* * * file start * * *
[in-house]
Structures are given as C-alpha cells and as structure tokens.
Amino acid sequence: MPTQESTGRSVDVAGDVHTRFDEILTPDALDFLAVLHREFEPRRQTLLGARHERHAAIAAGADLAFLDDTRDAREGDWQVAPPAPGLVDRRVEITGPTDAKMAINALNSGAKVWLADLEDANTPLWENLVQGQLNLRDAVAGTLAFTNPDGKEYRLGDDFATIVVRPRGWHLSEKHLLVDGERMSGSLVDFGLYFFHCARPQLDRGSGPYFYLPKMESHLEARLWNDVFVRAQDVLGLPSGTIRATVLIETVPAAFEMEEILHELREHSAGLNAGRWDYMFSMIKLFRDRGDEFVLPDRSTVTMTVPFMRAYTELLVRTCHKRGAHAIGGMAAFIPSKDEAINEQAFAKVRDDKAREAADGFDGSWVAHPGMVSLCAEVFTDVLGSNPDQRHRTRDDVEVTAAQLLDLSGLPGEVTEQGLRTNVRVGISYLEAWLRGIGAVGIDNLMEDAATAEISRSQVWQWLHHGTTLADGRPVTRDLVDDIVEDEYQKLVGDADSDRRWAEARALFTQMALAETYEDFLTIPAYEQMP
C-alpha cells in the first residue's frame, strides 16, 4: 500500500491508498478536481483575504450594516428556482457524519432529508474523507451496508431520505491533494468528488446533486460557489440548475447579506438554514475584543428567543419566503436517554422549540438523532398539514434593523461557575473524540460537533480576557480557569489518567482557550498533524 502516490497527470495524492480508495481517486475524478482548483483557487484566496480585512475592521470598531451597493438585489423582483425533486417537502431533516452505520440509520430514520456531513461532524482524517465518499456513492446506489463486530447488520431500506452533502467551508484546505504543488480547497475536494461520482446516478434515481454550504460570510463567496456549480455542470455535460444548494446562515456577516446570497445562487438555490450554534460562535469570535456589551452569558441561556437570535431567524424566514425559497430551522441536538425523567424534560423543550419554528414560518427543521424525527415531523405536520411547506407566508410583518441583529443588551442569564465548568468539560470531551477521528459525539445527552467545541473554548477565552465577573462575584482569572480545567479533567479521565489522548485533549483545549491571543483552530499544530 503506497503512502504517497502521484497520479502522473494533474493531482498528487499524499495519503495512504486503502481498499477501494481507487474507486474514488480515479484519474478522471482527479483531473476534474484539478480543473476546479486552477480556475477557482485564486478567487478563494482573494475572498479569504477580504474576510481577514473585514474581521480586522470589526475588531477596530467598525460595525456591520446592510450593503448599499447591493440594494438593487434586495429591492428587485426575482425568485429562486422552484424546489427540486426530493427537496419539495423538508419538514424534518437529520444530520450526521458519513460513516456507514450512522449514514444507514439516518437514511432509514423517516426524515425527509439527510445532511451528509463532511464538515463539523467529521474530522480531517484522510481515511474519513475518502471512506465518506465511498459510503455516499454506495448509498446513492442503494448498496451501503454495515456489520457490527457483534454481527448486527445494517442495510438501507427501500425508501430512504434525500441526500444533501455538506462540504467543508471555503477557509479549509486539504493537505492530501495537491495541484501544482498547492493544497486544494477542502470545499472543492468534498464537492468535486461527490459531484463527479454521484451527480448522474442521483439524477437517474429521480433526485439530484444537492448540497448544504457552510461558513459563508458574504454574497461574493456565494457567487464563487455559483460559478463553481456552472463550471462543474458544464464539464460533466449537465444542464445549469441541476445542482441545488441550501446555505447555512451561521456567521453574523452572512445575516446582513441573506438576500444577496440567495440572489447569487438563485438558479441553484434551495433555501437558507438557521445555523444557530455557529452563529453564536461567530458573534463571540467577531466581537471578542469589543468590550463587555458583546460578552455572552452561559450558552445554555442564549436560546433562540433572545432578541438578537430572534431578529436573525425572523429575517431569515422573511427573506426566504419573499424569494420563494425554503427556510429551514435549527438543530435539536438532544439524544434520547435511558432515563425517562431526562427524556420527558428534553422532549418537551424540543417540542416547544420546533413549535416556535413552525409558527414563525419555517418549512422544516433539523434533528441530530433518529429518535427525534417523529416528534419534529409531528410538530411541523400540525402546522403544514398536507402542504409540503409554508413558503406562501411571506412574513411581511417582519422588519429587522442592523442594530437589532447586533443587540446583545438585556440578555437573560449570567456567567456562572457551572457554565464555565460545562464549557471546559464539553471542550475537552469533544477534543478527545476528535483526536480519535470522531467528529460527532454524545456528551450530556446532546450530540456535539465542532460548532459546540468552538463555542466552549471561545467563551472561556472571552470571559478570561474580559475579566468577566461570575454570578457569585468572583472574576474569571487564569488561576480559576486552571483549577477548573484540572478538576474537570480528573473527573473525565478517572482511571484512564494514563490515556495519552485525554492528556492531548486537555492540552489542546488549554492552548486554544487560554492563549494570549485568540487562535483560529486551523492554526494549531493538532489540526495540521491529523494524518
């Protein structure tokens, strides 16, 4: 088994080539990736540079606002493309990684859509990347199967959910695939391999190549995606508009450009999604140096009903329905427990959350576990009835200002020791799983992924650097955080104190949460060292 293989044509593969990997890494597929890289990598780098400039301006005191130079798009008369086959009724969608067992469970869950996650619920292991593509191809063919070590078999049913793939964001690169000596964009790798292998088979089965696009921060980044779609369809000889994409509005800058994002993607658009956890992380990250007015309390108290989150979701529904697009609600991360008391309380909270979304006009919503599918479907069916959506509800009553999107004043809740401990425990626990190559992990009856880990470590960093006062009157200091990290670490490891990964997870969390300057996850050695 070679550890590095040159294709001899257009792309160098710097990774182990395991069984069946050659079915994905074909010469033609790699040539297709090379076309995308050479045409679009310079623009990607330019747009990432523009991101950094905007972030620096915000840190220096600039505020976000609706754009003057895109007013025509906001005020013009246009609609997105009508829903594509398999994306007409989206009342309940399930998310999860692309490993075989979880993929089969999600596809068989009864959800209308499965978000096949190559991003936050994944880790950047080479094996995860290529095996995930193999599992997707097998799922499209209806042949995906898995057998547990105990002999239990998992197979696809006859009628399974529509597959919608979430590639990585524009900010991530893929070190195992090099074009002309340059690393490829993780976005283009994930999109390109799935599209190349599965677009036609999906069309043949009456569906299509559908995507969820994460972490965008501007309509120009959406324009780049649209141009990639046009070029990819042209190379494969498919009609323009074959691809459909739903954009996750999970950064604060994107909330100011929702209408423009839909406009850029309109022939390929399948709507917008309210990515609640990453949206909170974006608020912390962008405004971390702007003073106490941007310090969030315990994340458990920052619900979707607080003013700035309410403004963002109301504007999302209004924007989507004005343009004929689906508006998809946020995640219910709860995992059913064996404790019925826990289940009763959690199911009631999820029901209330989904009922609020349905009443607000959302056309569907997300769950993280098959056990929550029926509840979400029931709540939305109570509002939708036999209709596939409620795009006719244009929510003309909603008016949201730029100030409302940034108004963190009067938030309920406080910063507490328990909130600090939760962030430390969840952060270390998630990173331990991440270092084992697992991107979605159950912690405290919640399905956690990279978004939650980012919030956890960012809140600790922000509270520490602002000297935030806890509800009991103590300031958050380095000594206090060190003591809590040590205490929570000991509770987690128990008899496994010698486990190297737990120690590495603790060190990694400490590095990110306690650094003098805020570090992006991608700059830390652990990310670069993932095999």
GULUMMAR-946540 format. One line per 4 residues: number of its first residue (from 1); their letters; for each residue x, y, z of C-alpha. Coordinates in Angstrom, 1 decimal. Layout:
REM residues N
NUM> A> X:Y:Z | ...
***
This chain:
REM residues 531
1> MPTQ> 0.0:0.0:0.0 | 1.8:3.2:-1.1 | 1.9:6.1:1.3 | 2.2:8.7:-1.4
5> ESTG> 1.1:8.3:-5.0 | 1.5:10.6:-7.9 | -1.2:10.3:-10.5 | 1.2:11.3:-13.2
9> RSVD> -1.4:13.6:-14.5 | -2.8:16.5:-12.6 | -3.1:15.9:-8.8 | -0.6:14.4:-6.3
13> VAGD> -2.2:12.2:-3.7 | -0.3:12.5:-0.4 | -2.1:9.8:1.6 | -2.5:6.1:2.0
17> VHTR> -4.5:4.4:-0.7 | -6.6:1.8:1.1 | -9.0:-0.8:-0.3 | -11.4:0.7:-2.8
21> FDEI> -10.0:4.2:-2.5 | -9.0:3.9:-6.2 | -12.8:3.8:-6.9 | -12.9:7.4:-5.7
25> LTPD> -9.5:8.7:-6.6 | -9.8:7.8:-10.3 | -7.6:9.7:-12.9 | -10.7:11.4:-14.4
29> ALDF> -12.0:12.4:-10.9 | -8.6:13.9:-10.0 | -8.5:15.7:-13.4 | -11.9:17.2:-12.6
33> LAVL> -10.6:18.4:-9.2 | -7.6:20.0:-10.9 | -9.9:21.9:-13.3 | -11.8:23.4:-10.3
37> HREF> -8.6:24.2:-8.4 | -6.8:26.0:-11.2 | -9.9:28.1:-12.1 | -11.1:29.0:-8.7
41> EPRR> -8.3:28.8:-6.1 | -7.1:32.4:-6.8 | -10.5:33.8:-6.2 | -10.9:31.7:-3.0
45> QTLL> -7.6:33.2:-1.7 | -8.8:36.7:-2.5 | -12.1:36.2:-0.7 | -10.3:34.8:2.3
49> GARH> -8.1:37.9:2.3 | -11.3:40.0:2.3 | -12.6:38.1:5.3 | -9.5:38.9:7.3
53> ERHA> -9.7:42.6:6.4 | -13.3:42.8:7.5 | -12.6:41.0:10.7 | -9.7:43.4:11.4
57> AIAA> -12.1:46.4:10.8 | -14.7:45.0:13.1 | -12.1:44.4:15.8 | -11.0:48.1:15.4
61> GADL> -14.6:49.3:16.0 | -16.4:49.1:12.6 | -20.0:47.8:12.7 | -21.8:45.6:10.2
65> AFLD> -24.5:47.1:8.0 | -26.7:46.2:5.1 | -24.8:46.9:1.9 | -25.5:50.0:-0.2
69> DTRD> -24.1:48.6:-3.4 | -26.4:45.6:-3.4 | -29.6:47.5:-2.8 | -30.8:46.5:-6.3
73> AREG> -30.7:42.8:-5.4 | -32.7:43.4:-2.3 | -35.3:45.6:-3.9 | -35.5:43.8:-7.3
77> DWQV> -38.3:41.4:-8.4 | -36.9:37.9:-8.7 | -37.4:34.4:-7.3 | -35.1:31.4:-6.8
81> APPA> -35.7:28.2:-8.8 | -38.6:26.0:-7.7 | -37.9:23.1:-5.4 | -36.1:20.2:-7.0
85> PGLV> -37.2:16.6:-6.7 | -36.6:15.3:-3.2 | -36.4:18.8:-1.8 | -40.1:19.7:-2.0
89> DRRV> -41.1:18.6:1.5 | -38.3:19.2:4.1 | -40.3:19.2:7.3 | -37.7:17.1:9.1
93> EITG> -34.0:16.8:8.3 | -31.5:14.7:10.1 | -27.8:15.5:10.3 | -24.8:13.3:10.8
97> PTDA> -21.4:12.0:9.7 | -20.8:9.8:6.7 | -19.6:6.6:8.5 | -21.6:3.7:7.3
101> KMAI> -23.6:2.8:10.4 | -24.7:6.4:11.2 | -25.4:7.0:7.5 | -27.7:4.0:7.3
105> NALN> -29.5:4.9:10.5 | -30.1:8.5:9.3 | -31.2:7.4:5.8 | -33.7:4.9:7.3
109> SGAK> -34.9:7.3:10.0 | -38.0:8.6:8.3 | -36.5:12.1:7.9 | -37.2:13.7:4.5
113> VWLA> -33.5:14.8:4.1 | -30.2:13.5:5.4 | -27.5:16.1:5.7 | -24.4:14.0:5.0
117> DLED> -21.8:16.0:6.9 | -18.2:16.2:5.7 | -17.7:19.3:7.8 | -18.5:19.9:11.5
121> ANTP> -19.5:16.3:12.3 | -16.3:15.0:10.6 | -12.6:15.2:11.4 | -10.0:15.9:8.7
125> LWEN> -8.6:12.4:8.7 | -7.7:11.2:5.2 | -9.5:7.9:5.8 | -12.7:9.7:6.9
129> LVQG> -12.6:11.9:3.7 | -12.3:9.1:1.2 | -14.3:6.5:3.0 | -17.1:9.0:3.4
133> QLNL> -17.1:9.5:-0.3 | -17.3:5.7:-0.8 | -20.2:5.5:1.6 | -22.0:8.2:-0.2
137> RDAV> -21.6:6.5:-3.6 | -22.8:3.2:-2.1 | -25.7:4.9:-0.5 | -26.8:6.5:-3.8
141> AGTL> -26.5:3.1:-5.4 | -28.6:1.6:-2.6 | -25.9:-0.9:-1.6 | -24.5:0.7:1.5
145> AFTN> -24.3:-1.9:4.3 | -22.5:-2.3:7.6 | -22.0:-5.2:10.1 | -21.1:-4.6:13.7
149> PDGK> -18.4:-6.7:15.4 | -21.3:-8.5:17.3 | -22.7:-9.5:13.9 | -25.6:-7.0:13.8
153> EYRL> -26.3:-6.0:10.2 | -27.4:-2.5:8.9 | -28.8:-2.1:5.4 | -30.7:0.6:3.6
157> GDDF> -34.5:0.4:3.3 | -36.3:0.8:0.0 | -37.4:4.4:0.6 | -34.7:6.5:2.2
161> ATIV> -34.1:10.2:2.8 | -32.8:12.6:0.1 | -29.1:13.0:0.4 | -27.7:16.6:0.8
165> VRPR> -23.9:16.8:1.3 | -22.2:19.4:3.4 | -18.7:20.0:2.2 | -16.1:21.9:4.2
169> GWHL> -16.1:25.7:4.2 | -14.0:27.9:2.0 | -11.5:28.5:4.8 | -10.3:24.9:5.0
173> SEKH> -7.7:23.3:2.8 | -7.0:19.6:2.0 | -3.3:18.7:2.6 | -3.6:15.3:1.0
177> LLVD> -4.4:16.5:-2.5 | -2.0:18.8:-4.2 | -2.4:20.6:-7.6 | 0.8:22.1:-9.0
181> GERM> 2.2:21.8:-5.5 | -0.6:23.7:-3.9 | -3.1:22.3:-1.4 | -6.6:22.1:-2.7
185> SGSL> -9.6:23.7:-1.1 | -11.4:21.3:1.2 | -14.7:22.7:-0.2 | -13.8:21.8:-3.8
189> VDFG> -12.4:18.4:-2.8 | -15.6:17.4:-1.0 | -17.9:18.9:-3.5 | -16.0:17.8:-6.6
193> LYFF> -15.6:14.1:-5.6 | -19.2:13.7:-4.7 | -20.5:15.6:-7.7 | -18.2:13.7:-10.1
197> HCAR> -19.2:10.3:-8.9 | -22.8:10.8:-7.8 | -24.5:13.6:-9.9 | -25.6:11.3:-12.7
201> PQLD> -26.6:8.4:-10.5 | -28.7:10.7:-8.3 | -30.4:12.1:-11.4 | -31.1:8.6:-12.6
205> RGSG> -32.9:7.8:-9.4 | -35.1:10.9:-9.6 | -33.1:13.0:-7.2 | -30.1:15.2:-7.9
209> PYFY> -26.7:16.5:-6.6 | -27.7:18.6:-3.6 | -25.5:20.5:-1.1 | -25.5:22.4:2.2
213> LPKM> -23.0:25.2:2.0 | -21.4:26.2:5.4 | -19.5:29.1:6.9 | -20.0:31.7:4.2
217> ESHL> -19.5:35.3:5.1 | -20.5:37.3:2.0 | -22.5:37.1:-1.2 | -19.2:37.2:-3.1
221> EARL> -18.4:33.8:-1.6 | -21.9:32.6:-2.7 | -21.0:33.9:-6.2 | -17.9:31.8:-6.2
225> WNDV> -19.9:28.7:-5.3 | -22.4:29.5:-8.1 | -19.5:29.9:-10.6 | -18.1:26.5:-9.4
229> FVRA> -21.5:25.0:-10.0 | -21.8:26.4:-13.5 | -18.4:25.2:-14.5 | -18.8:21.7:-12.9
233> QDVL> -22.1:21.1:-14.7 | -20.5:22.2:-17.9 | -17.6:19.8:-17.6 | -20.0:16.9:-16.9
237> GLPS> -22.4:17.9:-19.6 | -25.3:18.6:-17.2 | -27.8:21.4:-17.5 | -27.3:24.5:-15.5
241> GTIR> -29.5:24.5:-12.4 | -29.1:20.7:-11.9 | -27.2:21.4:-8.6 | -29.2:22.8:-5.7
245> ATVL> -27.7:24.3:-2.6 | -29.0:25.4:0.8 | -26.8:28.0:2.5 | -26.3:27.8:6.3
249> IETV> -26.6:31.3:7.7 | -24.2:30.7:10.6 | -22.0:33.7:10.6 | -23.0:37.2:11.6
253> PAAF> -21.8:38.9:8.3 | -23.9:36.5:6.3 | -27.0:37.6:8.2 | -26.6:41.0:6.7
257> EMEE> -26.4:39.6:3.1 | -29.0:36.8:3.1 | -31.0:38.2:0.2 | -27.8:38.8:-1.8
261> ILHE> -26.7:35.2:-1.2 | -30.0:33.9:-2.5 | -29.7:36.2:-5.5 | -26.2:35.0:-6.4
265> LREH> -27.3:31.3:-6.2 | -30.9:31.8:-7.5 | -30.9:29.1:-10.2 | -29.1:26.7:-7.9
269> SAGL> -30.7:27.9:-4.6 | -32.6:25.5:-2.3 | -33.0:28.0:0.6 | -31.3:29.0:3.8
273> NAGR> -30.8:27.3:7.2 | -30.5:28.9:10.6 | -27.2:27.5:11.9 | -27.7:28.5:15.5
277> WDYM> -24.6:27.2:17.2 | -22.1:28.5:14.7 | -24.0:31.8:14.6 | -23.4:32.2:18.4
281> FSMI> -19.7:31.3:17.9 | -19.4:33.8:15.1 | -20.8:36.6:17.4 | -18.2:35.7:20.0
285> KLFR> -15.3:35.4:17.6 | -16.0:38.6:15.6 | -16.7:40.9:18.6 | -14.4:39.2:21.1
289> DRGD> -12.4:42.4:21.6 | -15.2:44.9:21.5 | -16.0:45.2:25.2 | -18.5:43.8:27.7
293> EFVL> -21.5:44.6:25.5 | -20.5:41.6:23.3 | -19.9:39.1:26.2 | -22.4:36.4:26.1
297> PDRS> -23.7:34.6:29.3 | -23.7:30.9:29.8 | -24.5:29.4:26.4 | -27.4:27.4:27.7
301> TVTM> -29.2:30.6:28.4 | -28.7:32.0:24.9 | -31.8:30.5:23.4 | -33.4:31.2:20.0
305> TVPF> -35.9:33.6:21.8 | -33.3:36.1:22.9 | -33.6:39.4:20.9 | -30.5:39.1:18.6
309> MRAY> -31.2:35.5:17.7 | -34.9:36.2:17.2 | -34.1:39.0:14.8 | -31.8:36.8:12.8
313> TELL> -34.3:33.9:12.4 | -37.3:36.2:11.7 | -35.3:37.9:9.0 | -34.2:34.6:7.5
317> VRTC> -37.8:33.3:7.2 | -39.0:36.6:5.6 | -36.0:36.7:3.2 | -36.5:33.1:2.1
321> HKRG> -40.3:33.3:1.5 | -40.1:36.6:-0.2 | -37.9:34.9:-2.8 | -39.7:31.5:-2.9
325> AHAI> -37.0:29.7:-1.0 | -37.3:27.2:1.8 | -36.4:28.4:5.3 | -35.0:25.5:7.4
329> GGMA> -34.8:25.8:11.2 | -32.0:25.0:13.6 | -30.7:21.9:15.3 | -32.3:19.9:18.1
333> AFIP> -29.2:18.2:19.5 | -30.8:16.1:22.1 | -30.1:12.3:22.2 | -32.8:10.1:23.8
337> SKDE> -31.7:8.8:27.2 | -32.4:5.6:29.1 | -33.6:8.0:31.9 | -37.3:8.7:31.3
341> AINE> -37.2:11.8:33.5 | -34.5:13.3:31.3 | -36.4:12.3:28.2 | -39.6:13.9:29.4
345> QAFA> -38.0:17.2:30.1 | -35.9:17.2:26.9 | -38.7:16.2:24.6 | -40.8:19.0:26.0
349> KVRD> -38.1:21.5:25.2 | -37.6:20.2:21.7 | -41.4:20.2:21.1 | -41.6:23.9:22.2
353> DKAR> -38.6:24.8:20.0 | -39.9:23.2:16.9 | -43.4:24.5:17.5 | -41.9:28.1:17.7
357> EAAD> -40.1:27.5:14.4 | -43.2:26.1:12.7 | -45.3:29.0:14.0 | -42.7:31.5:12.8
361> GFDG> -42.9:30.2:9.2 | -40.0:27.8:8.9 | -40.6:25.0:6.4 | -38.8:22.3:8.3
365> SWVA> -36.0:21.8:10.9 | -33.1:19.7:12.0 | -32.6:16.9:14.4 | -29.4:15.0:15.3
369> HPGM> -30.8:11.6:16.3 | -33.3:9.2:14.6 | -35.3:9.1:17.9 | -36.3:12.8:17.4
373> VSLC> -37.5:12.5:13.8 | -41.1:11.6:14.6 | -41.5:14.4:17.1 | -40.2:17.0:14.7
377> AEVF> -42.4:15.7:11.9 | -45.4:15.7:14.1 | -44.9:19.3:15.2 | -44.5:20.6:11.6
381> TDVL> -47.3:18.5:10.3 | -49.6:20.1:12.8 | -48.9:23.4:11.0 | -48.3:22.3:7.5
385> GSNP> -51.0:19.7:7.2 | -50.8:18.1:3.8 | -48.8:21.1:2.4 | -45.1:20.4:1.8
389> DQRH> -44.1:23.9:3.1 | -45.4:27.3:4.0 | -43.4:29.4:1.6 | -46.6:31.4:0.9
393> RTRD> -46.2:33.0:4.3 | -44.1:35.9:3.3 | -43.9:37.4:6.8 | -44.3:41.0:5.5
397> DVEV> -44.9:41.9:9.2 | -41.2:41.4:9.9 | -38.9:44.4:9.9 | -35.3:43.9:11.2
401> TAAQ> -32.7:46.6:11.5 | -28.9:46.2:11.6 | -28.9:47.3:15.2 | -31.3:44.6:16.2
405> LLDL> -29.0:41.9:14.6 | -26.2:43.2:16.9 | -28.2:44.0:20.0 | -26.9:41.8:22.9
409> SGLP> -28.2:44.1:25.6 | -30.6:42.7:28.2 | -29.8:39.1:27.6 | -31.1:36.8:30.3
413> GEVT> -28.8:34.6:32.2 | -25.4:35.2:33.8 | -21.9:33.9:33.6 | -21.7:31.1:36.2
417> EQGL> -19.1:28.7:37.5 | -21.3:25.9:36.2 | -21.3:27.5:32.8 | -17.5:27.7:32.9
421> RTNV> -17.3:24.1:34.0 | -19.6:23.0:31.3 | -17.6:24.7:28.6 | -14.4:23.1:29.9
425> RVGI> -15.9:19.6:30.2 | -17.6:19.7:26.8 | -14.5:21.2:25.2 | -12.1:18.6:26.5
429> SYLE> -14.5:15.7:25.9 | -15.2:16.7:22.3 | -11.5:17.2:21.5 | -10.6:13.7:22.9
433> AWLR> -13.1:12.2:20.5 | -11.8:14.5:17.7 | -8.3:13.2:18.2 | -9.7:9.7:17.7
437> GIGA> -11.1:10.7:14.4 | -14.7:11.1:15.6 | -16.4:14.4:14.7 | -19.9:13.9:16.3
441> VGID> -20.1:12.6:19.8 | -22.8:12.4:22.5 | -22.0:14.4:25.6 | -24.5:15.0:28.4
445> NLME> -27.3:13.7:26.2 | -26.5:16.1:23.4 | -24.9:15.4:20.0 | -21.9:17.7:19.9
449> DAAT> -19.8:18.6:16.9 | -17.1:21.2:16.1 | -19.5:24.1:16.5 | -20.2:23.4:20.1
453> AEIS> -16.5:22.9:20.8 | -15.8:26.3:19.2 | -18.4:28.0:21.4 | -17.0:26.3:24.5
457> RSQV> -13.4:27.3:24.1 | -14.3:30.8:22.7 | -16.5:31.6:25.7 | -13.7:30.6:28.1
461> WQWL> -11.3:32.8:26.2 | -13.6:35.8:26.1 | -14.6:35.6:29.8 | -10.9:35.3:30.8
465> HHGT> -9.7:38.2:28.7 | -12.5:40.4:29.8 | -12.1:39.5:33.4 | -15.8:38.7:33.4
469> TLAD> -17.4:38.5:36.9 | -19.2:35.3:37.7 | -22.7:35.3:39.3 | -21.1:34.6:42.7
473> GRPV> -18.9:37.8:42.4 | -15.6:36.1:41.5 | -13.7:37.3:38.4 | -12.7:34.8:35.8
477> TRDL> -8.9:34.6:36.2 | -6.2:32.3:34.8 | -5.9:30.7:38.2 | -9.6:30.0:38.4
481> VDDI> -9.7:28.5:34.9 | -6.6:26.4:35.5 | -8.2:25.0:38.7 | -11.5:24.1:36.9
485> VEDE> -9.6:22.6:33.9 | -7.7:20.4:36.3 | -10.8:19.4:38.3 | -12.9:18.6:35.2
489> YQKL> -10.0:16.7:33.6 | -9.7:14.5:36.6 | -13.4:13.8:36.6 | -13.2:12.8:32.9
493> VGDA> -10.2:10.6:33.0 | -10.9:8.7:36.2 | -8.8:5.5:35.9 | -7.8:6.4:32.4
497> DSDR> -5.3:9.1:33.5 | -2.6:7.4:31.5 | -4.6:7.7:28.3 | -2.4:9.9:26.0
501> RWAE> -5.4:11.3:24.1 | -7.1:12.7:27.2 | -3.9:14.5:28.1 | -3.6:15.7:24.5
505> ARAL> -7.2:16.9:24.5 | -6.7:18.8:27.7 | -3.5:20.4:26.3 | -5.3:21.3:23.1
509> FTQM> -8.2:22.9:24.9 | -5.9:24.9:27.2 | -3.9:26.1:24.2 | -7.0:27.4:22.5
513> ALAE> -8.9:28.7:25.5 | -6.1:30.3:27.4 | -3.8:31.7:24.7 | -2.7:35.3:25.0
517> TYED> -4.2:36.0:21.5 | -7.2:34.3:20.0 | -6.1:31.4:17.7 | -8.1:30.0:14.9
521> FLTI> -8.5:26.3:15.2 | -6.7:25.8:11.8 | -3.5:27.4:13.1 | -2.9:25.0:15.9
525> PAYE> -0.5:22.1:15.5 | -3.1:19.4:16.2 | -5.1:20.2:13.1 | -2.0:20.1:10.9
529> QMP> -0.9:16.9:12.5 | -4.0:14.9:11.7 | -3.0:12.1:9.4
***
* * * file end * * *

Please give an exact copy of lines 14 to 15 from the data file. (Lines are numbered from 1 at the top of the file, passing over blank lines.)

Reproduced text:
9> RSVD> -1.4:13.6:-14.5 | -2.8:16.5:-12.6 | -3.1:15.9:-8.8 | -0.6:14.4:-6.3
13> VAGD> -2.2:12.2:-3.7 | -0.3:12.5:-0.4 | -2.1:9.8:1.6 | -2.5:6.1:2.0